3. Setup Proper Ecommerce Tracking
This is a very important step and one that is often overlooked by ecommerce companies. In order to truly track the revenue being generated by your PPC ecommerce campaigns, you should install Analytics ecommerce tracking. As long as your shopping feeds are set up with the proper item prices, Analytics ecommerce tracking will give you great visibility into the specific items that are selling, how much revenue you’re making from each sale, and where those sales are coming from. This will make it easier to optimize your PPC ecommerce campaigns as well.
4. Optimize Your Shopping Ads
Similar to search or display ads, there are lots of ways to optimize your shopping ads:
- Diversify the types of ads you’re using for ecommerce. Both text ads and Product Listing Ads can be useful when it comes to selling products. Text ads allow you to highlight more specific prices and features in your headline and description, while PLAs allow you to compete with the ever-growing online shopping industry. Having both in place will allow you to partake in the best of both worlds.
- Figure out how you want to structure your shopping campaigns. Depending on the type of products you’re selling, it might make more sense to break the campaigns down by broader category or brand name, or by more specific product types or specific item IDs. If you’re not sure which way will work better, you can A/B test different campaign structures against each other to see which will generate more cost-effective sales.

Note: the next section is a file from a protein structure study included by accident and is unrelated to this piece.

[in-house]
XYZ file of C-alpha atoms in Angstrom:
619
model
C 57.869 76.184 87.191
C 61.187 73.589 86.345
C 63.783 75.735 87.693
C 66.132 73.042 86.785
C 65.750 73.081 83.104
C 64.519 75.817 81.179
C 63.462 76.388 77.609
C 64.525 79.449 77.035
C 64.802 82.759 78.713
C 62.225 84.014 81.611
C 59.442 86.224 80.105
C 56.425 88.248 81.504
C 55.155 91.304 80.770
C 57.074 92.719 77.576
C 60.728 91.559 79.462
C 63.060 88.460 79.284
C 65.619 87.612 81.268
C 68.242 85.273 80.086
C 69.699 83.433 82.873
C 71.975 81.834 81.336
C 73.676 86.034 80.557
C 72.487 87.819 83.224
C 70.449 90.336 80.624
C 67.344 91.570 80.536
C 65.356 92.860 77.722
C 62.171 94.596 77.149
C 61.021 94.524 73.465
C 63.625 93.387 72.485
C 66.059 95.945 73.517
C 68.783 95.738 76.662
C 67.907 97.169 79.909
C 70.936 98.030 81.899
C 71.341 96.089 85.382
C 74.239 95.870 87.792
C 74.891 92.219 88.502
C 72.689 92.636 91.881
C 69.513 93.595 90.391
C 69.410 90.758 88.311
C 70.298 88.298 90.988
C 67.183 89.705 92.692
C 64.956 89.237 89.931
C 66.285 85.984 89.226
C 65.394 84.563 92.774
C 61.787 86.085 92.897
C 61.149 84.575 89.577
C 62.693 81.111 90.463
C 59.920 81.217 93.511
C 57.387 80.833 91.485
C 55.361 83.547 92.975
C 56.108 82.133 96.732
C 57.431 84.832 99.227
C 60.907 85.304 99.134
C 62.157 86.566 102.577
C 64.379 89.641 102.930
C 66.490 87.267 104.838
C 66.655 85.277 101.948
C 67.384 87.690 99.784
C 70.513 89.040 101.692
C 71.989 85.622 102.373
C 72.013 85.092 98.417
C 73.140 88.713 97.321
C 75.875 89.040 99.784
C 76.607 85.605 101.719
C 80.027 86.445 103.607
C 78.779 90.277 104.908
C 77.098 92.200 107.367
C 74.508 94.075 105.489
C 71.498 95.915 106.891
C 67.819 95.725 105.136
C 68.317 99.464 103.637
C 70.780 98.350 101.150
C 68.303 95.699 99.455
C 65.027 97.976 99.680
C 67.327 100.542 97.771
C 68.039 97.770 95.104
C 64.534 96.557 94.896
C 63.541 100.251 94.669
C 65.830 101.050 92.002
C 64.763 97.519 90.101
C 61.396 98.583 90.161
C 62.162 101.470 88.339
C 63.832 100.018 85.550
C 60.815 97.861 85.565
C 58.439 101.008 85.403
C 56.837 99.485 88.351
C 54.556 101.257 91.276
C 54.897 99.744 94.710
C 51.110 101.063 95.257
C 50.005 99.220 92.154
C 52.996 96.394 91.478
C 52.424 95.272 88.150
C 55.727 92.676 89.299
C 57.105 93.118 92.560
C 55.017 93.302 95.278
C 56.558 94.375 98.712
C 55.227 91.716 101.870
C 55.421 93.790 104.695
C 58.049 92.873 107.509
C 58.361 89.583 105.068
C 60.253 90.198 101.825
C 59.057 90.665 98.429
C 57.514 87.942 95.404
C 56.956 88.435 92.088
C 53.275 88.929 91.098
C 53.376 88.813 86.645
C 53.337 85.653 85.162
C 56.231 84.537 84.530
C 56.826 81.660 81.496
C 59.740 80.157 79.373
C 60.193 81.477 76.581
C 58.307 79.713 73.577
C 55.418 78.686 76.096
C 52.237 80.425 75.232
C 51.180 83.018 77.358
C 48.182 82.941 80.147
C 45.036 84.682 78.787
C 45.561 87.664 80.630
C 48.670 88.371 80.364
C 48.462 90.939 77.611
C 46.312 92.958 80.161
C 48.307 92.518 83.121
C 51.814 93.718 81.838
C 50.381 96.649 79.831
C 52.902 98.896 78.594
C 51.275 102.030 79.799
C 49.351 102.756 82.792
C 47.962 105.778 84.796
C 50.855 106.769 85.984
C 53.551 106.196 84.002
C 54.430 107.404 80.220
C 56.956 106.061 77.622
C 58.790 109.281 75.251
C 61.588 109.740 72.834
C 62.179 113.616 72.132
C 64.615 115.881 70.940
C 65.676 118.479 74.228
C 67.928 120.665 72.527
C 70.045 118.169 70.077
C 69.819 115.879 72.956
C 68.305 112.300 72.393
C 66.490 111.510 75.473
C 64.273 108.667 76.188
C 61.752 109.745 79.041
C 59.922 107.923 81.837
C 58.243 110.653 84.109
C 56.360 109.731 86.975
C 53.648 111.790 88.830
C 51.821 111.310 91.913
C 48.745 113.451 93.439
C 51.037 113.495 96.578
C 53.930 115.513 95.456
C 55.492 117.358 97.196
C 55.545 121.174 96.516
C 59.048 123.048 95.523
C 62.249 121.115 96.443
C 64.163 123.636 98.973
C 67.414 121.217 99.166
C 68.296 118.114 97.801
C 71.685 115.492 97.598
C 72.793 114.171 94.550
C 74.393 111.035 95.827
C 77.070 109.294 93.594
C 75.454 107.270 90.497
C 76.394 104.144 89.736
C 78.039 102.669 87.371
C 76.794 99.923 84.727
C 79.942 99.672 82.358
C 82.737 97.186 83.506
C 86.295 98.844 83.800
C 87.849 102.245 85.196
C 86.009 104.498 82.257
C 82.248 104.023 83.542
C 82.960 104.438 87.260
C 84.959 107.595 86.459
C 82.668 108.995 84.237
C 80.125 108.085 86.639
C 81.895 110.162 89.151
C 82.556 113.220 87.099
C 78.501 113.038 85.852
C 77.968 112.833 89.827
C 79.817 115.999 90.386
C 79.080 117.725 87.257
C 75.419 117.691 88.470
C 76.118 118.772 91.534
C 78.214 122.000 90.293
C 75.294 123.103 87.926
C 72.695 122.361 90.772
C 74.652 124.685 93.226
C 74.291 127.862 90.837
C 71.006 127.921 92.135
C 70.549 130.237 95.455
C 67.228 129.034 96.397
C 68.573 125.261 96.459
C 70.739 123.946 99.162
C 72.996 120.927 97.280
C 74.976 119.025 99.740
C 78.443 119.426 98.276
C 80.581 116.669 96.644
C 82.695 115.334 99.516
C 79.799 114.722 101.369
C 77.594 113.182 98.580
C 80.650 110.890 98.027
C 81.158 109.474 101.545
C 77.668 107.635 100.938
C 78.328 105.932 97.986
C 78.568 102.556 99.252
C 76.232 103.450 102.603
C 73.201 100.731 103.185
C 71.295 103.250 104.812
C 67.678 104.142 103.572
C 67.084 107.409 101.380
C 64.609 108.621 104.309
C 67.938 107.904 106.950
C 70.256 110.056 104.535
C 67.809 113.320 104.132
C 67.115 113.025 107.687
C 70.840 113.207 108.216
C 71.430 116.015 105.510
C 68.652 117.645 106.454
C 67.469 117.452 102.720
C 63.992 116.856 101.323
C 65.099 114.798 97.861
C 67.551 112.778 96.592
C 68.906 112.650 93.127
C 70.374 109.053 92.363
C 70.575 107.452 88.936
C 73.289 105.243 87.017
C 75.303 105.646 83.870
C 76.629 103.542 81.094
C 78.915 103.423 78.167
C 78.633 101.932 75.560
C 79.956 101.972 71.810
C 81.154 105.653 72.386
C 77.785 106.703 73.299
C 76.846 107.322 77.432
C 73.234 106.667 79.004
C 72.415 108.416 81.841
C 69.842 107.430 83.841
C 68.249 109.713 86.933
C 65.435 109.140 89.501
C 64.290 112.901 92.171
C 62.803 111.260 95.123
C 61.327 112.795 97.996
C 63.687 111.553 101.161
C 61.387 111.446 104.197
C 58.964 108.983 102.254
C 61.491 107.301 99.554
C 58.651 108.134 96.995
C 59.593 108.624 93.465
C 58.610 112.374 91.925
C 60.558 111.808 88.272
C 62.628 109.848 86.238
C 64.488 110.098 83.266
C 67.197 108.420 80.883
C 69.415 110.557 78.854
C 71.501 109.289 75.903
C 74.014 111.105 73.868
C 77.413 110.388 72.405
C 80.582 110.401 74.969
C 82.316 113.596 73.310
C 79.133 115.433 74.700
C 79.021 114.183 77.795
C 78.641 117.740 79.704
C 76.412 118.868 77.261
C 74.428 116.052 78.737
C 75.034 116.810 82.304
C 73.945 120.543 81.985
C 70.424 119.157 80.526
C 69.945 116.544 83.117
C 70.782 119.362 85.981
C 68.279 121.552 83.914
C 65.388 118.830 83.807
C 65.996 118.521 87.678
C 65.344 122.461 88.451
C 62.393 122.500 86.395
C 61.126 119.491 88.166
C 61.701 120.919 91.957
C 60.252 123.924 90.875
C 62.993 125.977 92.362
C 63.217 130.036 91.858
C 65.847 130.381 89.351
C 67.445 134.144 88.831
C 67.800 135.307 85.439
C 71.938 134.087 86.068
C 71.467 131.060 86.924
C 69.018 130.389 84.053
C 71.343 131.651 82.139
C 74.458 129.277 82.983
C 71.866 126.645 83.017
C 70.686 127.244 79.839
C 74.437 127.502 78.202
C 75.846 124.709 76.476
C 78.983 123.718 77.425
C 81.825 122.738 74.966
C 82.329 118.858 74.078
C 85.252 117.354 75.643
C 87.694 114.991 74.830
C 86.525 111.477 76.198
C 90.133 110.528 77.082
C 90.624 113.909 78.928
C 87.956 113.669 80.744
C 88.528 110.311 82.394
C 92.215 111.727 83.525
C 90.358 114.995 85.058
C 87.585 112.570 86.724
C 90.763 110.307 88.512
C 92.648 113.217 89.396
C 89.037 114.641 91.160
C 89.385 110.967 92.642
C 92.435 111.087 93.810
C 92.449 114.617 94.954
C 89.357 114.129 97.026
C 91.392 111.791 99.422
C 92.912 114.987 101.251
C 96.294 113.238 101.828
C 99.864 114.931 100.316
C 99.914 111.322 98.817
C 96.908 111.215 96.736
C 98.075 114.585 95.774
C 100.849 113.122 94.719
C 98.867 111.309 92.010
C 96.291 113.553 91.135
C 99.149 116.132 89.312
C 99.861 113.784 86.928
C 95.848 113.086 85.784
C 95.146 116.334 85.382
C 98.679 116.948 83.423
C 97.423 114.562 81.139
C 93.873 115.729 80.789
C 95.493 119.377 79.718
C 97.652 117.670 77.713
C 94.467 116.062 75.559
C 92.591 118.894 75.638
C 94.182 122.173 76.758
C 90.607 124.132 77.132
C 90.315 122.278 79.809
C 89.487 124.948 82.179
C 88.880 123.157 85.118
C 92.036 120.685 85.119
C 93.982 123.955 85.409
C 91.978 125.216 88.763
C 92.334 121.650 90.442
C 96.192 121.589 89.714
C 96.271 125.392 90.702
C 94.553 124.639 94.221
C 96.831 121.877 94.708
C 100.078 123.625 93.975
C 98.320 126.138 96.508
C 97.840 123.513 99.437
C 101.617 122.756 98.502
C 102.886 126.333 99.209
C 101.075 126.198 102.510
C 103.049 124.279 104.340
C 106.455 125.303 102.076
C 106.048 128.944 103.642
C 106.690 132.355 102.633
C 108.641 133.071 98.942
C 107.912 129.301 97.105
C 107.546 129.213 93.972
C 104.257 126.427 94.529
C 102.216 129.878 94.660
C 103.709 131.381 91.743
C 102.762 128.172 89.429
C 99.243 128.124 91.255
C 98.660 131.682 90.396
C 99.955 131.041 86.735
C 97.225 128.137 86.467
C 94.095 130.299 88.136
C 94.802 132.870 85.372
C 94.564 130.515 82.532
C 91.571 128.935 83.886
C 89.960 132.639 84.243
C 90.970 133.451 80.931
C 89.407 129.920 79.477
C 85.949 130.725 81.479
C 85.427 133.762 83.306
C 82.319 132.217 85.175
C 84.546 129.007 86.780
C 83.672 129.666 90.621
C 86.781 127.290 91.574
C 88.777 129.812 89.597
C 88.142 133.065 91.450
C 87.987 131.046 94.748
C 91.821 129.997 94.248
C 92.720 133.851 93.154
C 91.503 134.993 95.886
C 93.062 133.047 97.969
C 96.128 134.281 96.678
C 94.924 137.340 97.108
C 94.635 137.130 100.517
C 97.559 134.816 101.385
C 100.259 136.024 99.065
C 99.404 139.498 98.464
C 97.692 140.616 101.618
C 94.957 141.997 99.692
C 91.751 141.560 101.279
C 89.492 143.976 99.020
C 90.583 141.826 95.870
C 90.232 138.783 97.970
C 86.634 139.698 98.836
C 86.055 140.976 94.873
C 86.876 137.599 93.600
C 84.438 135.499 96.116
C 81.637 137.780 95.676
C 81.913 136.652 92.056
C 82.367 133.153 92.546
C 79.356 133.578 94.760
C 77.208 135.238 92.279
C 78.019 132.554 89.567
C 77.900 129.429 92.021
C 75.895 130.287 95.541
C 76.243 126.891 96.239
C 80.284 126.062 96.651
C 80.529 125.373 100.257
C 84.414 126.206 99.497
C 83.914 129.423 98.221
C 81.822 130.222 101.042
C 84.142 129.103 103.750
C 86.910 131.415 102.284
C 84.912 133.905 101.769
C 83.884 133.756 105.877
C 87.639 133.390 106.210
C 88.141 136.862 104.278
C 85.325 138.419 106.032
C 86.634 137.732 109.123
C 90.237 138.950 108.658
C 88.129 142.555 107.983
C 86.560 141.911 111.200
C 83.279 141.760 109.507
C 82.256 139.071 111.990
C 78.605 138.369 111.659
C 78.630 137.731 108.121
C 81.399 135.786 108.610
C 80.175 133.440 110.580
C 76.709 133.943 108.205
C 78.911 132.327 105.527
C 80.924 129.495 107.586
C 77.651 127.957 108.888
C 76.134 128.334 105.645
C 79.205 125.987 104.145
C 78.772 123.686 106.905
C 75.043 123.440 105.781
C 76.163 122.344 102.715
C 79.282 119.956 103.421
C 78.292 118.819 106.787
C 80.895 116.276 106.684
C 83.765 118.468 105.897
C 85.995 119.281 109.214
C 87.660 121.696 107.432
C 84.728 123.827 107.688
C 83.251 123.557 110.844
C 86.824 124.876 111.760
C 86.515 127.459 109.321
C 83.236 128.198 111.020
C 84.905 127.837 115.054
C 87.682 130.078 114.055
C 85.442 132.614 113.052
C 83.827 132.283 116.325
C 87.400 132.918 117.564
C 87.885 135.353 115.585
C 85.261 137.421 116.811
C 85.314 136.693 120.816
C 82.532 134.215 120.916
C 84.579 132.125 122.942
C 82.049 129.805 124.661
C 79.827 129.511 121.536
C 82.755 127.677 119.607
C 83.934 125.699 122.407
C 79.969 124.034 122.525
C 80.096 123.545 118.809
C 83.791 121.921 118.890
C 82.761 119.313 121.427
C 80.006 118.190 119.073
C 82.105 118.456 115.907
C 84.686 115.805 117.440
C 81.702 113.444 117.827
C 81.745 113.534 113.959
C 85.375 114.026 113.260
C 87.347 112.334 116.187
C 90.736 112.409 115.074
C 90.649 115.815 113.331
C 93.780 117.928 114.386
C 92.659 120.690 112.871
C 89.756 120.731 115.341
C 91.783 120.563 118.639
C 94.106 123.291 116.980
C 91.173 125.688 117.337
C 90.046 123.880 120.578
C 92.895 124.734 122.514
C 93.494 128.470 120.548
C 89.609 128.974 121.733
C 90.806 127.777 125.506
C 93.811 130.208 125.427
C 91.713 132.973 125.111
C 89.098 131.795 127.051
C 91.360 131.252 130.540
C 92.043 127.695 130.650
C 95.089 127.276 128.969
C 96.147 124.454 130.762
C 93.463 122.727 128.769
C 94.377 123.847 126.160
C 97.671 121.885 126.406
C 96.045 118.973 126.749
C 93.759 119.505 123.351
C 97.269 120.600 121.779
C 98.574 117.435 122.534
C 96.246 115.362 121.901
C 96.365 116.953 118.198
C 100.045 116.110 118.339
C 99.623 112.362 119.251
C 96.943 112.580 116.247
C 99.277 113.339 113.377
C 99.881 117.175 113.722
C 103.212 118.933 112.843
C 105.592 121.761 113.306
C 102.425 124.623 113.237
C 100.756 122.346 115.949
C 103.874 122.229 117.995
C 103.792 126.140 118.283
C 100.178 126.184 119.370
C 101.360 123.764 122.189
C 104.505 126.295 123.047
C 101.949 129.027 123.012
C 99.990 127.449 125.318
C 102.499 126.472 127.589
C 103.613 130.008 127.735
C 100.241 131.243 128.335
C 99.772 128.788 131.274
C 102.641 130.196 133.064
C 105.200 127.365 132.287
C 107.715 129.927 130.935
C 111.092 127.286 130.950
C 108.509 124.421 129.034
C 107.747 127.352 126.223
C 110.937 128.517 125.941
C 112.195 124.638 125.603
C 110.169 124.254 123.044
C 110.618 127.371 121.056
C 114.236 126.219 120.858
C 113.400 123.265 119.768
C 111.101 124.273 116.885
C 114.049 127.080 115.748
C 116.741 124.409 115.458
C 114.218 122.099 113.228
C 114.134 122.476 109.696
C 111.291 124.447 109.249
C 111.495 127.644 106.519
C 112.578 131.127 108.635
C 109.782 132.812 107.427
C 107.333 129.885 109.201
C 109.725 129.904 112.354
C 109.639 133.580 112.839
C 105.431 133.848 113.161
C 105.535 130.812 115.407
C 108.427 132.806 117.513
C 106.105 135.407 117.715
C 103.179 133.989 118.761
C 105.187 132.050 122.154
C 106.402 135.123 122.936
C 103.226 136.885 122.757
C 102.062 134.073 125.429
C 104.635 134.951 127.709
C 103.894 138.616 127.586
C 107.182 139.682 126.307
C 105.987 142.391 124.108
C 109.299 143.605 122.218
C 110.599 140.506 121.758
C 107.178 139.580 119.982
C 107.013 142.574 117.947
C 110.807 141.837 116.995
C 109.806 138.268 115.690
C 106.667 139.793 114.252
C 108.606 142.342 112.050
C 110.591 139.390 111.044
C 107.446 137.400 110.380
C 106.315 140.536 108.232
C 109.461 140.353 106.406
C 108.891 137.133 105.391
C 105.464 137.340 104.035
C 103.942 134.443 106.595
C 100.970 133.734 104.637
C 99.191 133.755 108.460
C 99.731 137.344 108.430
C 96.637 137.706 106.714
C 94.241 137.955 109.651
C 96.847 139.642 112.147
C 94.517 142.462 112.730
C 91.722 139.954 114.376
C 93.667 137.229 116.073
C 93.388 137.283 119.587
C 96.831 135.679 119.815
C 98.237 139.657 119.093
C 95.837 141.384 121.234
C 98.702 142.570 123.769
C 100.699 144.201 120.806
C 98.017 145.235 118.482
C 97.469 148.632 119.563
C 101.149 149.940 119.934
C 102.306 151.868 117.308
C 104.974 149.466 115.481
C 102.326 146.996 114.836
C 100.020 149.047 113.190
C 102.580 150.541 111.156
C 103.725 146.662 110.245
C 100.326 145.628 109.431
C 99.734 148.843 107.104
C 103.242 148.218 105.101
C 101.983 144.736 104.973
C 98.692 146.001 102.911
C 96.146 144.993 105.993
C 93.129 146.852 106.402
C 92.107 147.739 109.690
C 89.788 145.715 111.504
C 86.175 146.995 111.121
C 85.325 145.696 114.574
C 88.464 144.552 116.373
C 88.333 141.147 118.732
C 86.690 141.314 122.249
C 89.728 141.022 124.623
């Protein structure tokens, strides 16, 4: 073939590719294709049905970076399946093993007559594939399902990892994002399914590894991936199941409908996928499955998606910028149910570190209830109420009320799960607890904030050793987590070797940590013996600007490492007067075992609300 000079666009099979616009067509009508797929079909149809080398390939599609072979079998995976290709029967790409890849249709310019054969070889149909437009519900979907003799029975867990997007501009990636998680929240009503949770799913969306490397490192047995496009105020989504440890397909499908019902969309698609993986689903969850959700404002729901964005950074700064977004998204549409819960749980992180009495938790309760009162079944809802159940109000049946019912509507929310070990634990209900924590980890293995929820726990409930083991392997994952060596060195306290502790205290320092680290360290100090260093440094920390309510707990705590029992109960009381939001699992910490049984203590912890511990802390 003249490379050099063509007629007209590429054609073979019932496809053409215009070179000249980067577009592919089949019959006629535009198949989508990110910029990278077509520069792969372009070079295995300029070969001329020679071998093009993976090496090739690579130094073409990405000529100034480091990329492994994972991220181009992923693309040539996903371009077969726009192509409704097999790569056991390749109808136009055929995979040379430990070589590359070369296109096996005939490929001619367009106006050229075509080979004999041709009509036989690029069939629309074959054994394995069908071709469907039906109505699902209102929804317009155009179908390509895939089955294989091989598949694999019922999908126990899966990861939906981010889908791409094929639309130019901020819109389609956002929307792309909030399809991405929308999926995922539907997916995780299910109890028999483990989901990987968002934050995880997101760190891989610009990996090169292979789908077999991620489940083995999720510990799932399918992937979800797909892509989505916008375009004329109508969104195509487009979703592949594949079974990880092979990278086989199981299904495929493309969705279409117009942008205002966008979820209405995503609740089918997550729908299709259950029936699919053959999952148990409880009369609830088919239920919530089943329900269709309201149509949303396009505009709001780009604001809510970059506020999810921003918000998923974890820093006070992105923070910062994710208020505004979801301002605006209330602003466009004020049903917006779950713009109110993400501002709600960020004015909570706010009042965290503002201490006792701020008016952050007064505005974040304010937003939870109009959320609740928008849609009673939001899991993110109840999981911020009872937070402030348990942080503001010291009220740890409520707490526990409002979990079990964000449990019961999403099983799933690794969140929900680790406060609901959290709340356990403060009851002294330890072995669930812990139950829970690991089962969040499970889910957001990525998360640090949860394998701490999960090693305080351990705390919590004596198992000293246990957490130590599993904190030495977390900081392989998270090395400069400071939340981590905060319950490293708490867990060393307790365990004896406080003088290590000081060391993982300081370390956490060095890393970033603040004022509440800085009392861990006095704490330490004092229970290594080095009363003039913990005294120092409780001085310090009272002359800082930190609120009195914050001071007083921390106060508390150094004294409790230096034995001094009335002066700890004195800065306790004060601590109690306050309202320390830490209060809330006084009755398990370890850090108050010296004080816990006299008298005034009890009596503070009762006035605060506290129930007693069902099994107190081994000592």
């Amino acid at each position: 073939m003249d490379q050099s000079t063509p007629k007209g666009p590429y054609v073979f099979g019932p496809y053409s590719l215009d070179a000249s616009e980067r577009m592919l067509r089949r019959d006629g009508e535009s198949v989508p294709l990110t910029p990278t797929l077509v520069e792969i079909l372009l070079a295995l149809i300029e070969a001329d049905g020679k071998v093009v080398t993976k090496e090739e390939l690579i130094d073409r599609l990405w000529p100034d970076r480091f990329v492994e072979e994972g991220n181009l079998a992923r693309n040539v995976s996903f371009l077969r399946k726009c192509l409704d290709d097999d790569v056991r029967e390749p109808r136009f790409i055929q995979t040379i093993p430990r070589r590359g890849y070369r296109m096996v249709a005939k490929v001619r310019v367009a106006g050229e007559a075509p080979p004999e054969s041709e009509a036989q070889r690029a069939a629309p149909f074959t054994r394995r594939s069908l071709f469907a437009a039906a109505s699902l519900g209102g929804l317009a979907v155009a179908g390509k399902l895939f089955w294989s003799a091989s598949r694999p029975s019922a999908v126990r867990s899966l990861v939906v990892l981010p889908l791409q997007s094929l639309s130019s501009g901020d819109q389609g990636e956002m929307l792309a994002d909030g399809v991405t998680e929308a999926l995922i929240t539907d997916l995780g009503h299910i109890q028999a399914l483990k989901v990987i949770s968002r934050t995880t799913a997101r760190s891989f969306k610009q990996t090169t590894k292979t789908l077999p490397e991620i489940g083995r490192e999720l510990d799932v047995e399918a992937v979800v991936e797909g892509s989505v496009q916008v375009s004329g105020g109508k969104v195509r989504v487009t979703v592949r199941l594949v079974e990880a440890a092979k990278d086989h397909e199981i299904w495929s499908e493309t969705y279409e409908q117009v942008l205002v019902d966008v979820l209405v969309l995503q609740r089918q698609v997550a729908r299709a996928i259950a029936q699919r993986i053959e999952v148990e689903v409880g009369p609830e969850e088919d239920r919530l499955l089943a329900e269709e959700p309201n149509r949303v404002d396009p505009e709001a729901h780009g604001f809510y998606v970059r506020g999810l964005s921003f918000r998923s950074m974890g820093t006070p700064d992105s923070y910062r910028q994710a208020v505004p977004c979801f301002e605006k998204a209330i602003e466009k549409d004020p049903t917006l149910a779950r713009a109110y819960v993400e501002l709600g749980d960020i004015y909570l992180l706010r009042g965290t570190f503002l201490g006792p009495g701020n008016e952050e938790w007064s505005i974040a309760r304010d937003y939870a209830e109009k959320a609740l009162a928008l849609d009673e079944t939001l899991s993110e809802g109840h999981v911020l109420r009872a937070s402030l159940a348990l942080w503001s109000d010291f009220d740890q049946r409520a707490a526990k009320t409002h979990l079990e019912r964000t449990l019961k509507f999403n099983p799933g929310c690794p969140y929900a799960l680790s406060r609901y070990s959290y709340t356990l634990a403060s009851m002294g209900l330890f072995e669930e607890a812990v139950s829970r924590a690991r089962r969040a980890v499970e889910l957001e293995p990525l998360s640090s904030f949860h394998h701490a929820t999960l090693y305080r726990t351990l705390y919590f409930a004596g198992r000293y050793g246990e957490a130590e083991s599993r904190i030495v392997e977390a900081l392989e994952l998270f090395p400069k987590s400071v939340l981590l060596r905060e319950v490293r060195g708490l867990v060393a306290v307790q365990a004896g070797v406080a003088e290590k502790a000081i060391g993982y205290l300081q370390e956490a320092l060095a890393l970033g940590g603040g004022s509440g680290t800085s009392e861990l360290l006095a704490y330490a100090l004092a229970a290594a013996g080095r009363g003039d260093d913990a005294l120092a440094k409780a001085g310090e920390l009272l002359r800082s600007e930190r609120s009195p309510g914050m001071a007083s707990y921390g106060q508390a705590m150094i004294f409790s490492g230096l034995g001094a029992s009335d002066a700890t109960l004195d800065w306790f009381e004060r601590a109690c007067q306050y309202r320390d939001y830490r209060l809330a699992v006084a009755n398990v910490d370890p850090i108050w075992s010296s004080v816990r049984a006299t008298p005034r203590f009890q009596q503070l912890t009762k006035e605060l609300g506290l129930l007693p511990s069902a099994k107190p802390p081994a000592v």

- Add negative keywords. It’s just as important – if not more important – to add a comprehensive list of negative keywords to your shopping campaigns. Since bidding higher on PLAs simply opens your products up to more types of searches rather than moving them to a higher position, having the right negative keywords in place will allow you to bid higher and still prevent unwanted search traffic.
- Create Ad Extensions. There are some ad extensions that are especially useful for ecommerce campaigns. Structured snippets allow you to showcase specific brands and types or styles of products.
- Price extensions allow you to highlight competitive prices. Review extensions can make all the difference when it comes to getting someone to purchase from you over another store.
5. Focus on Quality Content
As is the case with any type of advertising, the ad is only part of the equation. It’s not enough to get people excited enough about what you’re selling to click on your ad, you also have to give them a great landing page experience. In this day and age, that means a simple product page usually won’t cut it. To stay competitive with the bigger brand-names that are probably also selling your products, you need to have an enticing landing page that not only includes product specifications and information, but engaging videos, photos, and user reviews.